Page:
A pioneering therapy, first discovered at the University of Sheffield, is helping to treat cancer patients across the world.
In 2005, Professor Thomas Helleday from the University of Sheffield’s Department of Oncology and Metabolism and his team discovered a new concept of using PARP inhibitors to treat cancer in patients with a specific DNA repair defect, seen in hereditary ovarian and breast cancer.
Professor Helleday’s ground-breaking research was the basis for an entirely new concept for targeting cancer - the synthetic lethal approach - which exploits a cancers vulnerability rather than the mutated gene, which was previously targeted by existing treatments.
In this case, cancer cells defective in homologous recombination become reliant on the PARP enzyme while normal cells do not need it. This method means the cancer is killed and the adverse effects for patients are limited.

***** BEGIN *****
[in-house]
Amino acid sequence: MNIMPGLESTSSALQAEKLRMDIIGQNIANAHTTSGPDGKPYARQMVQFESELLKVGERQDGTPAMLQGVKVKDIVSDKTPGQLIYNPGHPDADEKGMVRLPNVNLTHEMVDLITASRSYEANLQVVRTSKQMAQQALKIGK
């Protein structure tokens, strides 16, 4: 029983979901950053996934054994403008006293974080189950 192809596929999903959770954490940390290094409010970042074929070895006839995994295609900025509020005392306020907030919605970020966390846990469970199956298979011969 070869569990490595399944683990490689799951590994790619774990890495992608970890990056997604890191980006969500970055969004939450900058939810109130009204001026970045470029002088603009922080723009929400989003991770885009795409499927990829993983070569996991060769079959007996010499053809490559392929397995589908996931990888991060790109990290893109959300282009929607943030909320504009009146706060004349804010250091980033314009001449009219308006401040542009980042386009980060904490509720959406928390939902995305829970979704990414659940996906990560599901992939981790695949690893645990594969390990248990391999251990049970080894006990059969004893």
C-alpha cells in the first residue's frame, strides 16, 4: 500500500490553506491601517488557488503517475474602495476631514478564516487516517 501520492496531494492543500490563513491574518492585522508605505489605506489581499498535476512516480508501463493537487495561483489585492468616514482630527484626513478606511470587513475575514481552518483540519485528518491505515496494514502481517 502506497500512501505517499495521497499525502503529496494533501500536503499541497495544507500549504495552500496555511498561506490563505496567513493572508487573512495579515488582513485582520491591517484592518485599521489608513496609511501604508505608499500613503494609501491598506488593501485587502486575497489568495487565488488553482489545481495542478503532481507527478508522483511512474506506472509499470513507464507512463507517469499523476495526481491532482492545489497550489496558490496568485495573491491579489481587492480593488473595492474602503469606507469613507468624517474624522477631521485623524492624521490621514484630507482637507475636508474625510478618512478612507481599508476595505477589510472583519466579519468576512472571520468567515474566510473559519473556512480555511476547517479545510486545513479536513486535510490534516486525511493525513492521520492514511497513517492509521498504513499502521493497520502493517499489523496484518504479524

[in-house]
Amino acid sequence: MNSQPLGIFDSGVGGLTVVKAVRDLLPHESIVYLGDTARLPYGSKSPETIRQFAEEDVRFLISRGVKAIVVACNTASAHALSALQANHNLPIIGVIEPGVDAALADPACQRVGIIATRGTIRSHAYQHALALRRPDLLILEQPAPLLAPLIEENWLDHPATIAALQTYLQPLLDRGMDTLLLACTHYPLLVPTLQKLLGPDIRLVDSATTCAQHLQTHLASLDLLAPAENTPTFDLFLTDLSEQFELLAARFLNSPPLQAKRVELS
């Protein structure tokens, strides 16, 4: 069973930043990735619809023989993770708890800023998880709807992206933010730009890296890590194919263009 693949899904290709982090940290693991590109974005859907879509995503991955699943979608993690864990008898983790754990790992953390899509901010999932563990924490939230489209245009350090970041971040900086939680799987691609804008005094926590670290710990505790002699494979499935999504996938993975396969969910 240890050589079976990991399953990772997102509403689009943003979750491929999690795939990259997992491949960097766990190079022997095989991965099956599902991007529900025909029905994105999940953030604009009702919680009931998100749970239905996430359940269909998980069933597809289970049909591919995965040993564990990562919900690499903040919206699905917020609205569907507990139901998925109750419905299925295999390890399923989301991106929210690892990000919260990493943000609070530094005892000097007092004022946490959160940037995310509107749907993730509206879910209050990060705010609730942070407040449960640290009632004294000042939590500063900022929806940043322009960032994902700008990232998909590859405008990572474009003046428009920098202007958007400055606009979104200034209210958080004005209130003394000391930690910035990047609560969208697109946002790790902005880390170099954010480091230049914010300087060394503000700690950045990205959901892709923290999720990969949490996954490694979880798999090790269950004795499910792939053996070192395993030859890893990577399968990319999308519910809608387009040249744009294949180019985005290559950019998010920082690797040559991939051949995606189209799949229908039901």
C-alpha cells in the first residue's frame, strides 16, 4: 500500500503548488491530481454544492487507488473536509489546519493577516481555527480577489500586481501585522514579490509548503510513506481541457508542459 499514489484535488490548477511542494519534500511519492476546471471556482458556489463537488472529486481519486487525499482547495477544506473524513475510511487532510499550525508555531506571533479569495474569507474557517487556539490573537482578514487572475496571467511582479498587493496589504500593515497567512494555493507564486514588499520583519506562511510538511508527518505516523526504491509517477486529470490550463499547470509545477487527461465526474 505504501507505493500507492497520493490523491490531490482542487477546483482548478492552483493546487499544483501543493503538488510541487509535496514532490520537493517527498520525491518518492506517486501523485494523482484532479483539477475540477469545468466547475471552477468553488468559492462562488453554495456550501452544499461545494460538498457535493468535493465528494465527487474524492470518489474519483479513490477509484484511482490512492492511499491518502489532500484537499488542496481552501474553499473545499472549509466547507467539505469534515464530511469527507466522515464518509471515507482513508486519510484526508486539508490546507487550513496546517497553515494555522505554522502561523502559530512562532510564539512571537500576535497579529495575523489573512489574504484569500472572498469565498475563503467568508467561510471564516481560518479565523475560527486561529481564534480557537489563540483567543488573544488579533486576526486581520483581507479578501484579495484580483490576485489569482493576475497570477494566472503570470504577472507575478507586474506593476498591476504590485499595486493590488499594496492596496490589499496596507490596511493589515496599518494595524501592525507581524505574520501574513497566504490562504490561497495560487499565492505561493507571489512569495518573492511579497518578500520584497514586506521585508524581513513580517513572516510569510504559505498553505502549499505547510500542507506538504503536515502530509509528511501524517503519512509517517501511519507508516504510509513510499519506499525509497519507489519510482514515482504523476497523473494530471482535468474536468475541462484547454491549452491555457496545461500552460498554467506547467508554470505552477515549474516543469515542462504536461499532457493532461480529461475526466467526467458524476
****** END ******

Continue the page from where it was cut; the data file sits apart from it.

The PARP inhibitor treatment concept is life saving for patients carrying recombination defective cancers, such as those mutated in BRCA1 or BRCA2.
This discovery was patent protected and licensed to a pharmaceutical company and, following successful clinical trials, there are currently four PARP inhibitor drugs approved in the US and EU to treat breast or ovarian cancer using this novel concept, developed in Sheffield.
Numerous novel PARP inhibitor trials are currently being carried out in a wide range of other cancers, including pancreatic cancer, which currently has a survival rate of less than one per cent for people living 10 years or more after diagnosis in England and Wales.
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